Last week, Kathryn Bloomquist of the more hermit-friendly Manhattan, Kansas professed vows before Salina Bishop Paul Coakley and was consecrated a hermitess. The Register newspaper of the Diocese of Salina, Kansas has the story, excerpts:
Now, as Sister Kathryn Ann of the Holy Angels, she will spend her days mostly in solitude, “lived to the praise of God and the salvation of the world,” she explains.
It is a path she has walked for much of her life.
She moved to Kansas from Washington, D.C., with her husband, Len, in 1989 when he joined the faculty at Kansas State University. Eventually he became chairman of the Department of Sociology, Anthropology and Social Work.
Even then, Sister Kathryn said, she chose a life of prayer and silence.
“He worked in the world, but he so believed in my calling. He protected me,” she said of her husband.
“This life came about as we built this chapel. I was practically already a hermit. It just fit. It happened,” she said.
Together, they constructed the native stone chapel, hidden even from their residence tucked away in the wooded hills near Manhattan.
She adopted the practice of a Benedictine oblate, focusing on the Rule of St. Benedict written 1,500 years ago. She prayed the Litany of the Hours and learned the Gregorian chants in Latin.
And then Len became ill. A rare cancer took his life just four months after they finished the exterior of the chapel.
She soon knew she wanted a more formal expression of her calling and began researching eremitic life. . .
. . .She contacted Bishop Coakley, who had just come to the Diocese of Salina, to ask that her vocation be formalized.
“I have been working with Sister Kathryn since shortly after my arrival in the Diocese of Salina,” Bishop Coakley said. “For over four years, I have been privileged to guide and encourage Sister Kathryn in discerning her response to this very special vocation in the Church.”
The Code of Canon Law recognizes a hermit “as one dedicated to God in a consecrated life if he or she publicly professes the three evangelical counsels, confirmed by a vow or other sacred bond, in the hands of the diocesan bishop and observes his or her own plan of life under his direction.”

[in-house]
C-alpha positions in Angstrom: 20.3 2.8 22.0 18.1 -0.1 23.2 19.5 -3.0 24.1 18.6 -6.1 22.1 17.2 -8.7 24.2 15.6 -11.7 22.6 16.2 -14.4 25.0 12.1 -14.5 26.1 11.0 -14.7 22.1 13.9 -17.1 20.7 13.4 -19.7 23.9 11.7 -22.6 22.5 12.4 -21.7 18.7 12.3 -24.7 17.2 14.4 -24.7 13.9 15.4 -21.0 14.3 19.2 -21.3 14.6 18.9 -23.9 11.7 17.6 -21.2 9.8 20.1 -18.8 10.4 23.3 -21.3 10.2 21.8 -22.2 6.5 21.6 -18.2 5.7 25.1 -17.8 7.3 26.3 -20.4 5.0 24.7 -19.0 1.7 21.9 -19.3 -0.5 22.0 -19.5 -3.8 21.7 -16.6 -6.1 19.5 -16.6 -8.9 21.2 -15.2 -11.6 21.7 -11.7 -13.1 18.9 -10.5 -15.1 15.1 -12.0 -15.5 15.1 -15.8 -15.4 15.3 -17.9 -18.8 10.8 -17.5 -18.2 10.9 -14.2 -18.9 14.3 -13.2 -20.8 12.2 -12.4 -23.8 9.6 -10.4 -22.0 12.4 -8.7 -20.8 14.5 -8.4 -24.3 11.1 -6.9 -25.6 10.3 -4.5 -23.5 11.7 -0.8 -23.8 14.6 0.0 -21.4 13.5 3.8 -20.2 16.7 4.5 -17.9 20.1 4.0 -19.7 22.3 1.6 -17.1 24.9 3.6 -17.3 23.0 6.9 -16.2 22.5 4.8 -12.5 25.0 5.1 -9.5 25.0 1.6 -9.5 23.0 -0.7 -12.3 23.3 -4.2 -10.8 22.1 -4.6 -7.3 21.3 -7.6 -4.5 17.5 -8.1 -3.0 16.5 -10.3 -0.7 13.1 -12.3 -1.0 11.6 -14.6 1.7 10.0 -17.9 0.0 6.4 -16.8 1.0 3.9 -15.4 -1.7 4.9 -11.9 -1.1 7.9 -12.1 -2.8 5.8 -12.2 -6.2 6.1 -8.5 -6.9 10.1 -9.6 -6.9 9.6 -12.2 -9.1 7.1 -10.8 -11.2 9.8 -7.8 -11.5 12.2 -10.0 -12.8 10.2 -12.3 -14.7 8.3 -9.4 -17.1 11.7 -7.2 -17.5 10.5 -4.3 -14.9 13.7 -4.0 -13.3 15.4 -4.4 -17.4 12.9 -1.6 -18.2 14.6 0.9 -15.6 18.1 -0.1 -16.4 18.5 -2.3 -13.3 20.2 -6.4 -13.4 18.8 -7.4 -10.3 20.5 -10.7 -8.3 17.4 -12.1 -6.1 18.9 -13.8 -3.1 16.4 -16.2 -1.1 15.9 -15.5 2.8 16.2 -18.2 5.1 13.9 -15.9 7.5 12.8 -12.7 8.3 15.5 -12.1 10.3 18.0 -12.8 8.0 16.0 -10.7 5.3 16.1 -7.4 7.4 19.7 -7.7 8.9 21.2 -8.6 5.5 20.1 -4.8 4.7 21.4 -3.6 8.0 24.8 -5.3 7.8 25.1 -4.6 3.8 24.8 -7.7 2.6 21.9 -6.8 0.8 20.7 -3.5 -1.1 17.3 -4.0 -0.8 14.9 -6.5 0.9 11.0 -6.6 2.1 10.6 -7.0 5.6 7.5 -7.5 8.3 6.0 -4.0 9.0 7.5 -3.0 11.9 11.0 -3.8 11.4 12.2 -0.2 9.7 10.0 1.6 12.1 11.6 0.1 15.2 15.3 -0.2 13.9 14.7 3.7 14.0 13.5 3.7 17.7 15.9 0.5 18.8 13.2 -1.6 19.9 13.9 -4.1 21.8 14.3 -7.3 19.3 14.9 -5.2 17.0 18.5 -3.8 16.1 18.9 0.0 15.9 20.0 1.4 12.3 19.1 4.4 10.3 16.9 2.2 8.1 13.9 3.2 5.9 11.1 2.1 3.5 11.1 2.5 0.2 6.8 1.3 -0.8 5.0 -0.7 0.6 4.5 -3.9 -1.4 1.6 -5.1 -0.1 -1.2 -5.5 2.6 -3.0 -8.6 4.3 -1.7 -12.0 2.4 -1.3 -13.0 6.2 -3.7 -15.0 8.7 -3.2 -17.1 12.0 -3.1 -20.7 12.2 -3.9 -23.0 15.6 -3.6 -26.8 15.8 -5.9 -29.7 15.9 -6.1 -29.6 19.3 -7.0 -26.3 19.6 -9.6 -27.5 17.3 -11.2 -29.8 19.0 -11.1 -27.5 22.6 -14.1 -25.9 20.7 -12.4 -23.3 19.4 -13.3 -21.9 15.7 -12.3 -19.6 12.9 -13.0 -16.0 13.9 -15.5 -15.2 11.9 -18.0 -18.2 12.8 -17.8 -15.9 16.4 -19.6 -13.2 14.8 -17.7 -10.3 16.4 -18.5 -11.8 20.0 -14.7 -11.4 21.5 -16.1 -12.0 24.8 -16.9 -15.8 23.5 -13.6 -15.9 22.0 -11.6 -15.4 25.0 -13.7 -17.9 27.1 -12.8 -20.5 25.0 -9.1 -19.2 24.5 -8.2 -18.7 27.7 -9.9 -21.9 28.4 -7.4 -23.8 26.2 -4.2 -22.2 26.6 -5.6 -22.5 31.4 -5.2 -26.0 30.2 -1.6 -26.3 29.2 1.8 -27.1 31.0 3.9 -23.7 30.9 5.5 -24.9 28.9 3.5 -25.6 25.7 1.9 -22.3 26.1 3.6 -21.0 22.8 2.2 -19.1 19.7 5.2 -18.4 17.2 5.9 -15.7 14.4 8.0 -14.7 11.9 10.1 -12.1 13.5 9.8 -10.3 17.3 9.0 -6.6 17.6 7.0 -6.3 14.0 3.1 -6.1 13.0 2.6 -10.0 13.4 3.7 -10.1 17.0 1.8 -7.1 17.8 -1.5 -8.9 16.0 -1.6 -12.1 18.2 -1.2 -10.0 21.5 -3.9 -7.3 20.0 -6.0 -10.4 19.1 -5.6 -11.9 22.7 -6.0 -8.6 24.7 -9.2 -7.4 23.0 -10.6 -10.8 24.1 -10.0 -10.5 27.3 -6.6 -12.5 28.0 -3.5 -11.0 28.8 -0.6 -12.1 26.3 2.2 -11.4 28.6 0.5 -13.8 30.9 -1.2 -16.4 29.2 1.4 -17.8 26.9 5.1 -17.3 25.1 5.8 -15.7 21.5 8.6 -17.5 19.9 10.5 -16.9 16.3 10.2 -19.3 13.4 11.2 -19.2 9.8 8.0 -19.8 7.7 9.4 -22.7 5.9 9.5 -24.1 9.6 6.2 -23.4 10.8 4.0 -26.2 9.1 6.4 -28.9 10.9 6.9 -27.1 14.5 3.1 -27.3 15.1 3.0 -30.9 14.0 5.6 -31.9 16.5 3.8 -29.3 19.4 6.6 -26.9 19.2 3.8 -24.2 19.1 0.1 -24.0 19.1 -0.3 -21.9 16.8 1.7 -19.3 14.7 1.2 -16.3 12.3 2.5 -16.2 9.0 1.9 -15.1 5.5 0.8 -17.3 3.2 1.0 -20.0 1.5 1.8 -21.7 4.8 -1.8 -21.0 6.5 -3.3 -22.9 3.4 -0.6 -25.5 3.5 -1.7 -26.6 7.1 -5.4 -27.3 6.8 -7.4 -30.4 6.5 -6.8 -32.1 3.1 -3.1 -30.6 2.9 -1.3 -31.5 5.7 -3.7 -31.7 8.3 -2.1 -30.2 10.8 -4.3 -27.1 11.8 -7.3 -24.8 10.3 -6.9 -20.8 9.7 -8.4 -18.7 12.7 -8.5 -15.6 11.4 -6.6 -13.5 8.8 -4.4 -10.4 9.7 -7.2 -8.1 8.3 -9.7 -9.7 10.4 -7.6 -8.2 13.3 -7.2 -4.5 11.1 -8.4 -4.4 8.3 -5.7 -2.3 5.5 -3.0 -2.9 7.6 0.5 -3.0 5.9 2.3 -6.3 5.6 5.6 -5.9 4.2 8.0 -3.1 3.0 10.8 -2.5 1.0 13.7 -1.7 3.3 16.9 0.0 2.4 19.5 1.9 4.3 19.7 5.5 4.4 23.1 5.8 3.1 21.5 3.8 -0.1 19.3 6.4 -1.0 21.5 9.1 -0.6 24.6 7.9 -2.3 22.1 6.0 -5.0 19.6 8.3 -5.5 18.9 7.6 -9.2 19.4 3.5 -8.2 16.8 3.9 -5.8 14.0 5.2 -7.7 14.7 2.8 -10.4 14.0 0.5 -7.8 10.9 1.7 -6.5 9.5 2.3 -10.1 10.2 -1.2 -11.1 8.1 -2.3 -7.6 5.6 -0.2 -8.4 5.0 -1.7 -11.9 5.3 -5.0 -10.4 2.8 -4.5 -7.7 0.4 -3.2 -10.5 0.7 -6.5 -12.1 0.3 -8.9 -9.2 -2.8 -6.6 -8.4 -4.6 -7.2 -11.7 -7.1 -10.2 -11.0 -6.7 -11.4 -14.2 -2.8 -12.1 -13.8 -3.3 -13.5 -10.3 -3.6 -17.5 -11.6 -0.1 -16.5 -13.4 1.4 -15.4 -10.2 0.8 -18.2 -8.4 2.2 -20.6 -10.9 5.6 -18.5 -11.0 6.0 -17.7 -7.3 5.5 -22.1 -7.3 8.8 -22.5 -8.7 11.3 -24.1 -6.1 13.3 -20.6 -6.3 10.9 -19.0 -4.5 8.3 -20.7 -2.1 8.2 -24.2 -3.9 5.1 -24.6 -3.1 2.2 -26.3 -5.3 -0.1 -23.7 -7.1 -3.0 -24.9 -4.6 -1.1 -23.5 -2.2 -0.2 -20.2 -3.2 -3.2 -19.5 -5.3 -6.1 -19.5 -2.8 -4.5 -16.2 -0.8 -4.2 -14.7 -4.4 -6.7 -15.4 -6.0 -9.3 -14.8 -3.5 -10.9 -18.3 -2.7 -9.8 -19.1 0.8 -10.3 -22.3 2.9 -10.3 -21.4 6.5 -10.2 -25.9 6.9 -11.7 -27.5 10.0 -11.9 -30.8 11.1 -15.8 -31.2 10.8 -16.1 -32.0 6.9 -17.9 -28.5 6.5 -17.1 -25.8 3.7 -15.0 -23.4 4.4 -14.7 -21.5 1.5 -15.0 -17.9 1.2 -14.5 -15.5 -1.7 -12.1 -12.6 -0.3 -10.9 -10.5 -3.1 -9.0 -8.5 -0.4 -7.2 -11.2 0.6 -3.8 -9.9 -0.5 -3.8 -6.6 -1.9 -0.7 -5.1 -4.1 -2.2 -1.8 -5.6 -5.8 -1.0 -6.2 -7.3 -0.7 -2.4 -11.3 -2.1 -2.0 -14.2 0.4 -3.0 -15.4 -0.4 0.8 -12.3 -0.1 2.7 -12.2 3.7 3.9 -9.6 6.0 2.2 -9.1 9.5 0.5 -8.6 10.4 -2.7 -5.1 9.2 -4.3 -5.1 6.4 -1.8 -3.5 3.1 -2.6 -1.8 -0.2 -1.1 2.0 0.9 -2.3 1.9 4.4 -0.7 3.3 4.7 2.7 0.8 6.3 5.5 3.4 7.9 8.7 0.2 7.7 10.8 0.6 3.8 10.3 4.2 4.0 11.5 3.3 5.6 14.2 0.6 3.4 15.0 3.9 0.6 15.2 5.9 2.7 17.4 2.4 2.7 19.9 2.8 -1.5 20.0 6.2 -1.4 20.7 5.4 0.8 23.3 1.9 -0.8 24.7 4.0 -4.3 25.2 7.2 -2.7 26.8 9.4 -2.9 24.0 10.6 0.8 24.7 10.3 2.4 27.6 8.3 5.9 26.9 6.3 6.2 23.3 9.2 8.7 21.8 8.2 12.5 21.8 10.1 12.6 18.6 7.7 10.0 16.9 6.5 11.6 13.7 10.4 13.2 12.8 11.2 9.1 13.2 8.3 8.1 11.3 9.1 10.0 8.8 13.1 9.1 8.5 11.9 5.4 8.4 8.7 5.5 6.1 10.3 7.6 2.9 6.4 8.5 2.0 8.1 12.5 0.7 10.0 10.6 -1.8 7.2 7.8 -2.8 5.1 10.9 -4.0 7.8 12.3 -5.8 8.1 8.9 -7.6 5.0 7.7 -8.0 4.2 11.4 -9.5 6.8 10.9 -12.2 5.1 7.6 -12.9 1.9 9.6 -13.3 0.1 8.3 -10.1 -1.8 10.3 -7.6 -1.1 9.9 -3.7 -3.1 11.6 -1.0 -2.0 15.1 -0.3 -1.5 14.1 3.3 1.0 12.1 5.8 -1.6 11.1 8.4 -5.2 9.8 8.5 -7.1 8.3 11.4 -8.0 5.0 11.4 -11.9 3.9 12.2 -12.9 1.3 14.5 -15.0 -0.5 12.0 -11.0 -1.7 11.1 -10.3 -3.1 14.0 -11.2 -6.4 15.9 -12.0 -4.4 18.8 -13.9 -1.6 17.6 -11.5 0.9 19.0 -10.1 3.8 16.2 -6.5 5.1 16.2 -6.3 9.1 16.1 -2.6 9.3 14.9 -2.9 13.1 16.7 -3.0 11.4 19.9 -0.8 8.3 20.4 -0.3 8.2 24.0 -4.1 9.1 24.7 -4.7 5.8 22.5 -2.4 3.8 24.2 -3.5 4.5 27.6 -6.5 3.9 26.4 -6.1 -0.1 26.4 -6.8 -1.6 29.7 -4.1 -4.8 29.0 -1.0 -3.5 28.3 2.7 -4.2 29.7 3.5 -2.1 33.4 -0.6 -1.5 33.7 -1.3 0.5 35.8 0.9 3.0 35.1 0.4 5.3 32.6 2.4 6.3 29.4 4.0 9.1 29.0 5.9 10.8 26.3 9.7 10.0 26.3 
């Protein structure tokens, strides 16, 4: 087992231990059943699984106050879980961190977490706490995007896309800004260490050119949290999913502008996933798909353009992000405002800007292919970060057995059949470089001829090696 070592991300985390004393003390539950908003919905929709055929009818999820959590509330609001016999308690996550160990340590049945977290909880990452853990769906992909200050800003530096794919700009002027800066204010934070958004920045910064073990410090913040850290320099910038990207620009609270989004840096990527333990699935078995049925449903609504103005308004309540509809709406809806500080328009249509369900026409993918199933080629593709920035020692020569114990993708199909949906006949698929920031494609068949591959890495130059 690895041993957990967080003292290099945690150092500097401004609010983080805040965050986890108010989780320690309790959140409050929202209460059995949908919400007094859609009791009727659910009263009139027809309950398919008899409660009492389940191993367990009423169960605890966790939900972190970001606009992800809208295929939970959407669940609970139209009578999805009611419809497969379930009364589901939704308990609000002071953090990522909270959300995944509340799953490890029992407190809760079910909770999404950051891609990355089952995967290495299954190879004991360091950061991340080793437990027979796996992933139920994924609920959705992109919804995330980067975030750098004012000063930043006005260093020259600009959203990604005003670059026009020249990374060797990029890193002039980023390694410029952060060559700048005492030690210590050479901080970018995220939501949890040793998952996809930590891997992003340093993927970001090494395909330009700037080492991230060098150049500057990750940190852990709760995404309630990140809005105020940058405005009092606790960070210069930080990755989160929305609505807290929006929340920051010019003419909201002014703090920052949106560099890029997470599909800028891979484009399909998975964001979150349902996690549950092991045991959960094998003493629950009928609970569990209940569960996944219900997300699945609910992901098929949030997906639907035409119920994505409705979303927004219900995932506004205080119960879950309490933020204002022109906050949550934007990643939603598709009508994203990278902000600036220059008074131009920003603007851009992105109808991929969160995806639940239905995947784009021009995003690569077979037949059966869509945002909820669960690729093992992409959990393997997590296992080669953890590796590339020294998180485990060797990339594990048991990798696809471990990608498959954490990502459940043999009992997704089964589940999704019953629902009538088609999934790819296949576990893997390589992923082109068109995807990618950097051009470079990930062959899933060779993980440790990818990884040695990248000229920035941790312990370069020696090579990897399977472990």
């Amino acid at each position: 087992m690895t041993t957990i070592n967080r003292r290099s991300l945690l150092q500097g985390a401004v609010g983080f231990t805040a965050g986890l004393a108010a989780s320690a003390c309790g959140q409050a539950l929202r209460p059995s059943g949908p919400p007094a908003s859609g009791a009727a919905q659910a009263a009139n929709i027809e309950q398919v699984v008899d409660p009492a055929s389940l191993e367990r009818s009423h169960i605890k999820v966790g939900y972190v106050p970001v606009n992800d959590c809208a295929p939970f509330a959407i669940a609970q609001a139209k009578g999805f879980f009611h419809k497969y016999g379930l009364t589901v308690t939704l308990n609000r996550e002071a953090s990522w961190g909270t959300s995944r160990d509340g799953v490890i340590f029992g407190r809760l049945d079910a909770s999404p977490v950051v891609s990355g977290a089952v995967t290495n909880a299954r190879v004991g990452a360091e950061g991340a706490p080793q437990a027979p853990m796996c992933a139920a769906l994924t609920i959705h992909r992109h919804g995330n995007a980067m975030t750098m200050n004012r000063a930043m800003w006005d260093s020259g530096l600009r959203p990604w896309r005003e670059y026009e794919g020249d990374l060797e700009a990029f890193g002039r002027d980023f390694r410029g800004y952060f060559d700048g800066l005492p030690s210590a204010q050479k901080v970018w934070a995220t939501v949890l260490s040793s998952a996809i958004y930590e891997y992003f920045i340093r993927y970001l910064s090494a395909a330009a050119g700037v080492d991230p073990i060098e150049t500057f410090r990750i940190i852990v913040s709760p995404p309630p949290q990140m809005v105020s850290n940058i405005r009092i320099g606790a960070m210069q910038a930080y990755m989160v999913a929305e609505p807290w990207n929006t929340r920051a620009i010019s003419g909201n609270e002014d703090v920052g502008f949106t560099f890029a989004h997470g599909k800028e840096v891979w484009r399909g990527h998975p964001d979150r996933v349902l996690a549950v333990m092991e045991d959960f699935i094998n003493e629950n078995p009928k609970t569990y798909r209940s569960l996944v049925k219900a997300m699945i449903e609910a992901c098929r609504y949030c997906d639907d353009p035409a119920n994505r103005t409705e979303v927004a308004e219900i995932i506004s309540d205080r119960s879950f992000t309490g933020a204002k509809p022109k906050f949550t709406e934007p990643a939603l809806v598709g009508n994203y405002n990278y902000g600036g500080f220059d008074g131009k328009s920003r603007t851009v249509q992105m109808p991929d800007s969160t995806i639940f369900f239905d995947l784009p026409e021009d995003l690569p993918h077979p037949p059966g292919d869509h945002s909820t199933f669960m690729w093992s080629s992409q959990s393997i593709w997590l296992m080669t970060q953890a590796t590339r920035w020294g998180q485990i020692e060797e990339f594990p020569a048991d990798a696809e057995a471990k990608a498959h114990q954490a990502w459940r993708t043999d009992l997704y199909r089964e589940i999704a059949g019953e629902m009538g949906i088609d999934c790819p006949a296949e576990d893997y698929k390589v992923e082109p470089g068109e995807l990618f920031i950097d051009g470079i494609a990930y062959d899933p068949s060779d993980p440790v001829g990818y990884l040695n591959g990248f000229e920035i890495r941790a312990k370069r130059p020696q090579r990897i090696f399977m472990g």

In addition to guidance from the bishop, Sister Kathryn drafted her plan of life, which spells out how she will live her vocation.
“It is one of assiduous prayer, silence, solitude and penance. It’s an ascetic endeavor,” she said. “I try to live in the utmost simplicity — the idea of poverty of heart, pureness of life. It means a simplicity of living, to gaze toward God so pure that he can commune with the soul. Nothing is loved like God is loved.
“I’m here alone, but everyone is with me because of my prayers. No one prays alone,” she added. . .
. . .She supplements her income by making and selling rosaries via the Internet.
“A hermit with a Web site and e-mail. That’s very strange,” she said, laughing. But, adhering to that tenet of simplicity, she has dial-up Internet service, not broadband.
And here's Bishop Coakley on the new vocation in his diocese:
“A hermit’s hidden life is a silent witness to the invisible presence and power of God’s grace at work in our midst. Our society highly values human activity and measures success by the results of our efforts. This vocation reminds us of the primacy of grace and the importance of silence in our busy lives,” he said.
“Sister Kathryn’s consecrated life is a gift for the whole Church and to our diocese in particular. I am grateful for her generous response to God’s invitation to seek him in solitude and silence while devoting herself to prayer and the chanting of God’s praises,” the bishop added.
See the whole thing. Hat tip to a friend who was driving through far out Kansas and picked up the diocesan paper at St. Fidelis Church in Victoria, Kansas. St. Fidelis rises majestically from apparently nowhere. It was nicknamed The Cathedral of the Plains by William Jennings Bryan who visited there in 1912 and is numbered one of the 8 Wonders of Kansas.
Check out Kansas Catholic, who among other excellent things, frequently posts picture essays of the many marvelous churches dotting rural Kansas.